Portraits of Remembrance Cover

Portraits of Remembrance

Painting, Memory, and the First World War

Edited by Margaret Hutchinson and Steven Trout

University of Alabama Press, Tuscaloosa, Alabama, 2020, 352 pages

Book Review published on: January 15, 2021

In Portraits of Remembrance: Painting, Memory, and the First World War, editors Margaret Hutchinson and Steven Trout provide an anthology that considers selected artworks, artists, museums, and governments that shaped the evolving memorialization of the First World War. Those interested in paintings by combatants will appreciate the stories behind Claggett Wilson’s Runner through the Barrage; Namik Ismail’s Take Another; and Otto Dix’s haunting triptych, The War. But Portraits of Remembrance is far more than a synopsis of combat art. Through well-crafted, succinct background sketches and exhaustive end notes, each essay examines the effect that the artists and their work have had on forming memories of the Great War.

The chapters are roughly divided into four sections. The editors deliver on the promise that “behind any commemorative artifact one will inevitably discover controversy (for such is the nature of collective memory)—and a good story.” The paintings selected are not necessarily the most famous of the period but instead convey the larger intent of illustrating the elements that make a work of art an iconic memory.

Chapters 1 through 3 detail Franco-American art. Chapter 1 describes the genesis of an American artist’s memorial to his son and its intermittent presence in a Parisian railway station over the course of a century. Chapter 2, the source of the cover art, considers how women were portrayed during the war, noting a significant shift in the vision of femininity as seen in Romaine Brooks’s La France Croisée. The section closes with the Battle of Belleau Wood, first from the perspectives of illustrators Georges Scott and Tom Lovell, then through eyewitness artist and Marine, Claggett Wilson.

Chapters 4 through 6 consider Turkish, Viennese, and Russian artists, and the shifting notion of memory, as each of these societies has a turbulent history associated with that period. In chapter 4, Namik Ismail’s depiction of soon-to-be-overrun artillery position in Take Another is later appropriated as a symbol of Turkish nationalism. Philip Beidler’s ambitious chapter 5 captures the enthusiasm of many established artists across the continent to physically immerse themselves in the war. He then focuses on the Viennese Secession school, and in particular Albert Egger-Linz and his work, The Nameless. He concludes with a brief sketch of the most infamous Austrian landscape illustrator of the period, Adolf Hitler. Chapter 6 moves the reader to the Eastern Front, surveying the Russian tradition of icon painting and other religious motifs represented by Kuzma Petrov-Vodkin.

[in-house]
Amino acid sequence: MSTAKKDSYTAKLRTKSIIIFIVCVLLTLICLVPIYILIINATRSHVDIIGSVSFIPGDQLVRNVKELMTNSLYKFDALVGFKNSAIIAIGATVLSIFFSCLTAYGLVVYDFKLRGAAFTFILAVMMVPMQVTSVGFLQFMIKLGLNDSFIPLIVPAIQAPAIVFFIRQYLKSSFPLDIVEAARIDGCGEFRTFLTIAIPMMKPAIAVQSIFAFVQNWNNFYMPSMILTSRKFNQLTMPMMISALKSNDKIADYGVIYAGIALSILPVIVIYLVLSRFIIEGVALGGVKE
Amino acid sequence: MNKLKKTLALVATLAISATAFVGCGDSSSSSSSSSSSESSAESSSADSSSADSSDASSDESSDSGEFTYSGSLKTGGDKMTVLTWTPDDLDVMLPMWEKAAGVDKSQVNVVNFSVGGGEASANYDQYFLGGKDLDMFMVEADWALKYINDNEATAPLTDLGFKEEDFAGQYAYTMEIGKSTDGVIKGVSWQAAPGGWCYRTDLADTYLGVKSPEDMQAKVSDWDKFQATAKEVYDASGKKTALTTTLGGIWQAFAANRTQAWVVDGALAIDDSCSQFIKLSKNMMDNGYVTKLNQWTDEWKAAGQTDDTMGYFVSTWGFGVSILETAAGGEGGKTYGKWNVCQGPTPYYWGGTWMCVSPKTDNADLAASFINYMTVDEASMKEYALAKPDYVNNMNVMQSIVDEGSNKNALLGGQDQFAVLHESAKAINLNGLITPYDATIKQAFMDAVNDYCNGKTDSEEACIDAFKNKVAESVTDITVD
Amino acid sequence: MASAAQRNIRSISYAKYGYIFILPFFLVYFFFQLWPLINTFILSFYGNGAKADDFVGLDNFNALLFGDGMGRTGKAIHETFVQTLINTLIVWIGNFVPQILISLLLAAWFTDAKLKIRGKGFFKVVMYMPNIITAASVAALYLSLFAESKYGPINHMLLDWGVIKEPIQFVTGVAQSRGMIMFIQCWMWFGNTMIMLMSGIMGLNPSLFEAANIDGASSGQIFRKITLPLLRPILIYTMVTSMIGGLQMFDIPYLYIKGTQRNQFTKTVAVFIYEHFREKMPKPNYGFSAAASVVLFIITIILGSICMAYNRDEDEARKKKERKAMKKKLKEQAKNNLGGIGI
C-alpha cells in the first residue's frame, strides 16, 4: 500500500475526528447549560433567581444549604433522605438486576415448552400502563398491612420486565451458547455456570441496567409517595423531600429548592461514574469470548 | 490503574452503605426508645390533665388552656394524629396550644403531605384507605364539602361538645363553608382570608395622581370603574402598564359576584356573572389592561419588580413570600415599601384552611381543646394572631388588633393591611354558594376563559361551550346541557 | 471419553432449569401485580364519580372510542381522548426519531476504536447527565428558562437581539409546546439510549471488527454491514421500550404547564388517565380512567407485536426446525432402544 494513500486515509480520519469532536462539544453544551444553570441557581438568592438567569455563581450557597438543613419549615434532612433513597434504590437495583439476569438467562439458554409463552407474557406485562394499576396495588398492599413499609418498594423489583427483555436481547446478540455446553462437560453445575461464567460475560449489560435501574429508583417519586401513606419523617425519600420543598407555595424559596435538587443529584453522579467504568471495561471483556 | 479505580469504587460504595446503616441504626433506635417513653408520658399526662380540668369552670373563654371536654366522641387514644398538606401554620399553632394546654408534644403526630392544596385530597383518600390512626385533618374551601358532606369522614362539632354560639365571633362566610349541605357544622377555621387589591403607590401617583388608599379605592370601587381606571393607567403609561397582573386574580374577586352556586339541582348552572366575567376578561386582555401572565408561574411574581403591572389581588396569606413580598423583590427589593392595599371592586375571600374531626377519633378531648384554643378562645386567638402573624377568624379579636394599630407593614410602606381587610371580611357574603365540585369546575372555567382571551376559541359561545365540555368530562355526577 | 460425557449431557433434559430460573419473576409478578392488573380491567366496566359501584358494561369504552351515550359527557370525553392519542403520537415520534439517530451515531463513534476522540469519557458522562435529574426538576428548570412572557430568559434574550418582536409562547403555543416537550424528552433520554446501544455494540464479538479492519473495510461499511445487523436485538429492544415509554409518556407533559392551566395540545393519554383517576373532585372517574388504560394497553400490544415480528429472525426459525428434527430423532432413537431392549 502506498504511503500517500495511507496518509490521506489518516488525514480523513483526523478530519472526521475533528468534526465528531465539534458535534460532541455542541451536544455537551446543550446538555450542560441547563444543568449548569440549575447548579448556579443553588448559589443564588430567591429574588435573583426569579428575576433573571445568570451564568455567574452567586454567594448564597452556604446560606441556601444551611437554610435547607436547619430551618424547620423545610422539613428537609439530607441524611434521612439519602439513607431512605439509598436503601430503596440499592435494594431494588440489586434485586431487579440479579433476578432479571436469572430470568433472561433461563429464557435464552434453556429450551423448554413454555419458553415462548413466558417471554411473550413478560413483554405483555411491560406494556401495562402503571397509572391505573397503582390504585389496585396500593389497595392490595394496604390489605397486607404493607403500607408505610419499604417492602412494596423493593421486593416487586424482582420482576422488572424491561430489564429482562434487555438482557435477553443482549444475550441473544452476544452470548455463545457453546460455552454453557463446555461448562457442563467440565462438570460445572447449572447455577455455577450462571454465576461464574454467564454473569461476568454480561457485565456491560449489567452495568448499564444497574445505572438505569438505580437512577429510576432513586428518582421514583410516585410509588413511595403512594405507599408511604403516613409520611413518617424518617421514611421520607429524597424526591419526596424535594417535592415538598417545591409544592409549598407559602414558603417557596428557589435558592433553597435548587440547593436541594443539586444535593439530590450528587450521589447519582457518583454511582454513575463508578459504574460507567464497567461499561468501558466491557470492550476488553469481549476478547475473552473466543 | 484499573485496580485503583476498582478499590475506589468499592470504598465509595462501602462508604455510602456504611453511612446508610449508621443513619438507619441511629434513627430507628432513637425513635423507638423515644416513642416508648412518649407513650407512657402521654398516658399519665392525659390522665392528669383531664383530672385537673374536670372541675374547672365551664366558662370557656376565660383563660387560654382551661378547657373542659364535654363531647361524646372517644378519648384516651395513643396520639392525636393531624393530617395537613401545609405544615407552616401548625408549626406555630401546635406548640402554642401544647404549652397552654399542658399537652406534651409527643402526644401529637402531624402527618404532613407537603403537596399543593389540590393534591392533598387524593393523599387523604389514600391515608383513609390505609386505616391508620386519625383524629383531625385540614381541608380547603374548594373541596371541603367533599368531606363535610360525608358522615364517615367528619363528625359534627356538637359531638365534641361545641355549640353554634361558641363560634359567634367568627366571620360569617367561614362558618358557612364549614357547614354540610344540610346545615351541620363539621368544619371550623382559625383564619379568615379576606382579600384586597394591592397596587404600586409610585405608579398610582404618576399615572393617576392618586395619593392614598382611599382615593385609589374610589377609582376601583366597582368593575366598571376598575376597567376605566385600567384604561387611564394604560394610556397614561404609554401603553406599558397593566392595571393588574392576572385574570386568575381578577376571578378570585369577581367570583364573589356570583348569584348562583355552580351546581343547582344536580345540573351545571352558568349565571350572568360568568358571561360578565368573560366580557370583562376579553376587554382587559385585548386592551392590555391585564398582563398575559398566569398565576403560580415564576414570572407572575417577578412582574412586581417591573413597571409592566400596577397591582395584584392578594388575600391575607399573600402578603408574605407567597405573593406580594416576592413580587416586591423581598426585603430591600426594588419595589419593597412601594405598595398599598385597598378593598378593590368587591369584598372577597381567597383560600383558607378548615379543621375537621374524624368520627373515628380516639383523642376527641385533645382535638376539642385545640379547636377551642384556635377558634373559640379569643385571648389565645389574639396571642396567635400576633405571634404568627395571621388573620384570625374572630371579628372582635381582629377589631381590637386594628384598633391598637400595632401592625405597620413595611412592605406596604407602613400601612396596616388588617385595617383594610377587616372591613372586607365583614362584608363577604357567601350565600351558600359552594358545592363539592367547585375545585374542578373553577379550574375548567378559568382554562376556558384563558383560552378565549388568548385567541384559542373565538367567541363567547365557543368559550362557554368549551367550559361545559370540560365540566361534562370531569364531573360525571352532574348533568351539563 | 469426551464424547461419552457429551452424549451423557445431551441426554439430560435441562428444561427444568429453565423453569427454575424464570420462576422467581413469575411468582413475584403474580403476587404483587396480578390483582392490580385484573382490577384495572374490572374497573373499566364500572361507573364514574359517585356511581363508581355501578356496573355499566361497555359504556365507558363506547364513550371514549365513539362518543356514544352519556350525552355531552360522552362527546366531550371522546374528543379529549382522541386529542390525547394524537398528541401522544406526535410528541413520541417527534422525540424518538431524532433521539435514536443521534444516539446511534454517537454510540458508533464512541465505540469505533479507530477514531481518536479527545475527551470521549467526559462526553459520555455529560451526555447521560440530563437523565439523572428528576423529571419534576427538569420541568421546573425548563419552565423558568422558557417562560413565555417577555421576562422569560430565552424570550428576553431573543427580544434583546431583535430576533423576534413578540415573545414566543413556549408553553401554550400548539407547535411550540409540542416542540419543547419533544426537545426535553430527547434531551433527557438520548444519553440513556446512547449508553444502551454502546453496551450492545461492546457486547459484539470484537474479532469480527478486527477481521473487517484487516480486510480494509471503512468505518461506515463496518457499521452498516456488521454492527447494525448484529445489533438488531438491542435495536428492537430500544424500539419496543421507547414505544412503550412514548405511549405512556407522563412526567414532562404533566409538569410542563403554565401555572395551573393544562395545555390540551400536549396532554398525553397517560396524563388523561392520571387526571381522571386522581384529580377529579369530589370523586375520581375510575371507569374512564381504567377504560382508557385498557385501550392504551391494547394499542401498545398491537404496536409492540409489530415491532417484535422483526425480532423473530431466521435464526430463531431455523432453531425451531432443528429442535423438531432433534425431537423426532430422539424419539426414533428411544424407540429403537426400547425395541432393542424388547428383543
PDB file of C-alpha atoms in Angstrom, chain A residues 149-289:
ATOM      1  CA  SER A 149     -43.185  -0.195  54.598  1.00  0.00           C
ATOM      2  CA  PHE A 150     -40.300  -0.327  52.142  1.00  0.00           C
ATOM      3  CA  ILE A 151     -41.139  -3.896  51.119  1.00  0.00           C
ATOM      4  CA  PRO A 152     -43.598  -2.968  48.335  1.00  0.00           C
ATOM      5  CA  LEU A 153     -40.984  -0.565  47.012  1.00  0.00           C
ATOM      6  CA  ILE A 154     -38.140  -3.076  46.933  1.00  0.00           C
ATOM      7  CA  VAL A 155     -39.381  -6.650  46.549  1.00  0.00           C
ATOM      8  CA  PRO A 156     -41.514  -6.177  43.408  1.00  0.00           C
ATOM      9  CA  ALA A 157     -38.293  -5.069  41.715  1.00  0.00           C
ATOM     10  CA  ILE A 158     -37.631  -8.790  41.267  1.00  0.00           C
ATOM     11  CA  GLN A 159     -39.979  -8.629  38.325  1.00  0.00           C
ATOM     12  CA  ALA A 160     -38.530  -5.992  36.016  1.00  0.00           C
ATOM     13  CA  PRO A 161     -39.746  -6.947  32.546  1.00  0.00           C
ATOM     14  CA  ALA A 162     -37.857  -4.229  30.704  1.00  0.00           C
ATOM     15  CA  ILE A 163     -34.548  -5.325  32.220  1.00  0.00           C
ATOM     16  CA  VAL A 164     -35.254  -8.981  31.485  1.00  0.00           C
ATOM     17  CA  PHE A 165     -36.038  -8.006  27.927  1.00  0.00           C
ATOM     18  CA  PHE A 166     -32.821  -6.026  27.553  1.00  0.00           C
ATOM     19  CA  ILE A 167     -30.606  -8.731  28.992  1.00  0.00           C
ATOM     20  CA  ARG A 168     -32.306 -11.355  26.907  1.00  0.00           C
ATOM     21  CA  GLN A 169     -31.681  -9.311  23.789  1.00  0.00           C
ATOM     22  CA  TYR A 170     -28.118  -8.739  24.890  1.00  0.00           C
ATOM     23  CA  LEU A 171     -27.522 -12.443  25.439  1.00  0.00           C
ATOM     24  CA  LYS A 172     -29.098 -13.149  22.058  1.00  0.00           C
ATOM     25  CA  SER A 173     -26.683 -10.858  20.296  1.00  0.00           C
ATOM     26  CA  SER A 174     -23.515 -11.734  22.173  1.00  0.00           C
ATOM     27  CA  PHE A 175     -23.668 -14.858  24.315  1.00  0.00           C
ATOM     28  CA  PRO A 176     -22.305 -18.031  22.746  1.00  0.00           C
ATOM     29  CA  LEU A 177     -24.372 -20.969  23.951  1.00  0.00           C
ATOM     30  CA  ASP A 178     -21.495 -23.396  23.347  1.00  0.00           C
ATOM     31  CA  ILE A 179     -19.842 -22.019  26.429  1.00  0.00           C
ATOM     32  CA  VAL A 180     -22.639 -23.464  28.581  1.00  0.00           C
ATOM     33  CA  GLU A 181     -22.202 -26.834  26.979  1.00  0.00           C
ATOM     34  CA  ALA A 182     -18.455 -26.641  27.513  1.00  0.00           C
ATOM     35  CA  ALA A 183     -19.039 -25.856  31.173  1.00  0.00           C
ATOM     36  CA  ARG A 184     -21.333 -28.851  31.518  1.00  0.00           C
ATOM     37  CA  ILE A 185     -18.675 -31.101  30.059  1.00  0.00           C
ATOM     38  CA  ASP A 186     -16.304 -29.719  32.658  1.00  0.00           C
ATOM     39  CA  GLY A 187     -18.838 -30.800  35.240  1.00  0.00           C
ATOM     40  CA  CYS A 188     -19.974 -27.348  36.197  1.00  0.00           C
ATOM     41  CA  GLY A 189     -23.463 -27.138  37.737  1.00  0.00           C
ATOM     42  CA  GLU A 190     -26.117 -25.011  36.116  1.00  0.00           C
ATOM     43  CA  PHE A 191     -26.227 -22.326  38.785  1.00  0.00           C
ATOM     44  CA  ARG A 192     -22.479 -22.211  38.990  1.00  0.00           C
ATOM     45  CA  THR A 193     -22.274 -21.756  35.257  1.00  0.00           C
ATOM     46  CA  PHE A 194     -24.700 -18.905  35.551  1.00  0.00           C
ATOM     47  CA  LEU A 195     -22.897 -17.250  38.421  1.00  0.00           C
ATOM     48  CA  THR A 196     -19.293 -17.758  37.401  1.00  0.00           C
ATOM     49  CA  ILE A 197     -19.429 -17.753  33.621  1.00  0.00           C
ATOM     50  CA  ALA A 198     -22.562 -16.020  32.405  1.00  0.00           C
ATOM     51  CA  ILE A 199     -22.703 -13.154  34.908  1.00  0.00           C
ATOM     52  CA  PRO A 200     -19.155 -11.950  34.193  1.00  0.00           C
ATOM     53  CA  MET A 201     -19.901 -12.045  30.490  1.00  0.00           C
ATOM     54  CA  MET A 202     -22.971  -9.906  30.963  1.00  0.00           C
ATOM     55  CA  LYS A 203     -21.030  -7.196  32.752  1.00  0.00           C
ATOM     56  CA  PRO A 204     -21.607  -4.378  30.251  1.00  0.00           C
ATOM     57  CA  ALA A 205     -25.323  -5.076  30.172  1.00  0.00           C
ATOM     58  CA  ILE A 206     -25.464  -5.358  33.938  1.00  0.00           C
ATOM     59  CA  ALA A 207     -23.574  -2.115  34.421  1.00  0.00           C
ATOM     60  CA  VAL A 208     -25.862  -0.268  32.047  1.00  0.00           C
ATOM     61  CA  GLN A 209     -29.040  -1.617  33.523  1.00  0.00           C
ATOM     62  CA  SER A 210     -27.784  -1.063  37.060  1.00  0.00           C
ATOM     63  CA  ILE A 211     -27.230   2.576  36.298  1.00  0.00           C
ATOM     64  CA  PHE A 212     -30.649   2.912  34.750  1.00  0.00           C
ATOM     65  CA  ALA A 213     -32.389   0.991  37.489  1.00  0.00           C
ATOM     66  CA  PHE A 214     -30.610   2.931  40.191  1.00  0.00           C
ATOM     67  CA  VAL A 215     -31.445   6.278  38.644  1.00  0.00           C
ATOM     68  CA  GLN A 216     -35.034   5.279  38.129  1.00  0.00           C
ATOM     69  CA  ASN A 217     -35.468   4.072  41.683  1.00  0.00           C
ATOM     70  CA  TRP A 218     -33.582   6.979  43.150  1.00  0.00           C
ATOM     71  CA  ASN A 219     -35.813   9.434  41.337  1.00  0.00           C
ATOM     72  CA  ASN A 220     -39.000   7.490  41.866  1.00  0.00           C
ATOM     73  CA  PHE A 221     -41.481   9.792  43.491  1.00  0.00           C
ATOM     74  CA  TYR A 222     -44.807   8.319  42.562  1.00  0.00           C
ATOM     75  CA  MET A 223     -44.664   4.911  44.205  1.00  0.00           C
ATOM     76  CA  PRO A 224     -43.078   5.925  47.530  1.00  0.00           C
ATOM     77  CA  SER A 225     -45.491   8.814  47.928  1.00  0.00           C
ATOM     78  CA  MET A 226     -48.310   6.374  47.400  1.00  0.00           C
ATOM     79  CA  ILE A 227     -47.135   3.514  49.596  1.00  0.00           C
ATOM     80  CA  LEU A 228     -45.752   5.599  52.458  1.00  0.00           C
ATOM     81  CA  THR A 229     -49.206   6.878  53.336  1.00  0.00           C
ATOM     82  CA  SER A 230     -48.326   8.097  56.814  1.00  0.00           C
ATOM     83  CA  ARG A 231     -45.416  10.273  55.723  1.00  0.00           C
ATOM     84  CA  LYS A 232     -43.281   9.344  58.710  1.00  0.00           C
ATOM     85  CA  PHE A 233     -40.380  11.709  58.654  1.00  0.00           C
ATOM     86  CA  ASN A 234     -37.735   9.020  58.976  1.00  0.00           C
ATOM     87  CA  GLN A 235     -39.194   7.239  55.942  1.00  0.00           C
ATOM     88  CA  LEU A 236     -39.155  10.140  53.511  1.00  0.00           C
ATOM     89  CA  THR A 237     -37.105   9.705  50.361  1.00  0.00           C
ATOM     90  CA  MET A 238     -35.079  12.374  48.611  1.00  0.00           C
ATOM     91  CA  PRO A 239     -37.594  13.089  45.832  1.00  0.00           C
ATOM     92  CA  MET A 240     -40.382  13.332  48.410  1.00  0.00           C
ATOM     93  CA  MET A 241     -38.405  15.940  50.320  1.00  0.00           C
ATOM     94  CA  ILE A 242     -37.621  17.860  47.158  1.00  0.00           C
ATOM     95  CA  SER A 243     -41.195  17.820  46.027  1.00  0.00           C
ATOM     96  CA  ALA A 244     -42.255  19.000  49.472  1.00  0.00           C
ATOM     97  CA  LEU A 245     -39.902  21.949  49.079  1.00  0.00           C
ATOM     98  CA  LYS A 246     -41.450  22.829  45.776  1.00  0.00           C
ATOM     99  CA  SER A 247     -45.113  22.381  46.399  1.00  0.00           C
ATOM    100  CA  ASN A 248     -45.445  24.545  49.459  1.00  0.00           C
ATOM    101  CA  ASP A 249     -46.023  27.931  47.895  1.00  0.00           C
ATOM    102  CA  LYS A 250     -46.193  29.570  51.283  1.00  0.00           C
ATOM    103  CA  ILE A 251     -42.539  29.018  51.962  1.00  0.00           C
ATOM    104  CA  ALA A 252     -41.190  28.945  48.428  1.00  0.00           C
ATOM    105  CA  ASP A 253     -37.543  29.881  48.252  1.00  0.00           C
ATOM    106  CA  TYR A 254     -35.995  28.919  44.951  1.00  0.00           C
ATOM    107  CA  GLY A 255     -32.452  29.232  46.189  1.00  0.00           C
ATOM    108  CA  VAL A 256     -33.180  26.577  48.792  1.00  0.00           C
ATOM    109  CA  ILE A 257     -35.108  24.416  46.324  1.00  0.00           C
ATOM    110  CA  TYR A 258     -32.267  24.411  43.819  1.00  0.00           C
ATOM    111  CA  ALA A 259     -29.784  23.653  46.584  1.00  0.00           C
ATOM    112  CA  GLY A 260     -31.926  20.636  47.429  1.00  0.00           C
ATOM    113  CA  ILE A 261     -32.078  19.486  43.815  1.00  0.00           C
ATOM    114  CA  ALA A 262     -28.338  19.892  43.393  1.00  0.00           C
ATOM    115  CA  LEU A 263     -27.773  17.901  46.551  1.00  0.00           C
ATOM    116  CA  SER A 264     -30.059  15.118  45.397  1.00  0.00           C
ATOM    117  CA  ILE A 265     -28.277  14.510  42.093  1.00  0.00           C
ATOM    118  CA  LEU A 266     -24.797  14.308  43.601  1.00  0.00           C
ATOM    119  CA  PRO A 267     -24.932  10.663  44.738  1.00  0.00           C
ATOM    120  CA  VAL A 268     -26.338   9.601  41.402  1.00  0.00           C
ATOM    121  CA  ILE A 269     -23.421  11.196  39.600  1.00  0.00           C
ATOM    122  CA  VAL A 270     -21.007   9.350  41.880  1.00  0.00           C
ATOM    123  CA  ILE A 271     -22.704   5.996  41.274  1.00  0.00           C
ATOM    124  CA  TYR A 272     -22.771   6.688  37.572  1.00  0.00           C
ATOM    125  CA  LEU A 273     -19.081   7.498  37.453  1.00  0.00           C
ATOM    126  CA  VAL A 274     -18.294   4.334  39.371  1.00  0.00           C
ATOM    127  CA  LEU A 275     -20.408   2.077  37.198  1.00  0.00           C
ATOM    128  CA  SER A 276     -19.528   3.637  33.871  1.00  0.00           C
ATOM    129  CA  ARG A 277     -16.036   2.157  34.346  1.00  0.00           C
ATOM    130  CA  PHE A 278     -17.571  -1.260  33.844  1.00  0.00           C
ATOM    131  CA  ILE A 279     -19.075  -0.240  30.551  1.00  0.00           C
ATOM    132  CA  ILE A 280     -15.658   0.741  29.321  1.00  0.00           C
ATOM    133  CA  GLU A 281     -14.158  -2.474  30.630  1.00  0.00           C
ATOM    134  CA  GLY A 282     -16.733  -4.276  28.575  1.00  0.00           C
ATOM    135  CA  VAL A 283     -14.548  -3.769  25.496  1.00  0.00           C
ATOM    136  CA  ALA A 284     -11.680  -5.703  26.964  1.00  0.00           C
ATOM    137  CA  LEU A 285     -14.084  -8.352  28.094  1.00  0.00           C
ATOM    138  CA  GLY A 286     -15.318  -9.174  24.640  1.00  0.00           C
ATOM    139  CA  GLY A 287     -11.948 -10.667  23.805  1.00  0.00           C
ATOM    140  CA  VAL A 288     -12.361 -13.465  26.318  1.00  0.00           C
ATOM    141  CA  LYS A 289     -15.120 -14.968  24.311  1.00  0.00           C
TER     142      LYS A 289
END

The third section shifts to the commonwealth museums and war memorial commissions in Canada, New Zealand, and Australia and emphasizes commissioning and collection practices. All three detail the problems associated with works commissioned for unfinished museums. These fits and starts loosely parallel the history of the U.S. World War I Memorial in Kansas City, Missouri. Chapter 7 covers Welsh painter Augustus John’s forty-two-year effort on the barely finished mural, The Canadians Opposite Lens. Chapter 8 showcases New Zealander George Edmund Butler’s Butte de Polygon, a memorial to Passchendaele. Author Caroline Lord explains how the piece fits into a genre that spiritually transports the viewer to the battlefield. She concludes with an astonishing revelation about the final resting place of this masterpiece. Chapter 9 is only treatment of maritime art, highlighting the outsized influence key individuals can have on shaping collective memory through their acquisition practices.

Chapters 10 to 14 make up the final section with an eclectic mix of styles and perspectives. Chapters 10 and 11 describe the broad impact of print media, first with Fortunino Mantania’s Goodbye Old Man, where Marguerite Helmers expands on the war horse theme, and then in James Clark’s The Great Sacrifice, where a dying British soldier lay at the feet of Christ on the cross. Both authors contend that their iconic status and ability to evoke memory and sentiment comes more from their availability and broad public appeal than from exceptional artistic merit. Chapter 12 looks at the Croatian memorialization of the war from the point of view of Croatian immigrants to the United States. Aptly placed, chapter 13 is eyewitness to Otto Dix’s gruesome depiction, The War. Martin Bayer draws helpful distinctions between the horror on the canvas, the artist’s realist (at times almost detached) motivation, and the subsequent political hijacking of its meaning by fascists and communists alike. Chapter 14 reveals the marketing and politics behind Belgian artist Alfred Bastien’s massive Panorama of the Yser Battle. Historian Jay Winter’s afterword rounds out the book with a reminder that the violence did not end in 1918 but merely shifted its objective from military formations to civilian populations for the following six years.

For experts and novices alike, Portraits of Remembrance will deepen an appreciation of war art and remind the viewer of the power that images can have on our memories well after the event itself. The thoughtful introduction broadens its accessibility beyond art scholars and the format is also suited to the reader who wants to jump around as each essay stands on its own. It is also a thought-provoking aid for military museum guides, and anyone involved with commissioning commemorative art.

Book Review written by: Brian Allen, Fort Leavenworth, Kansas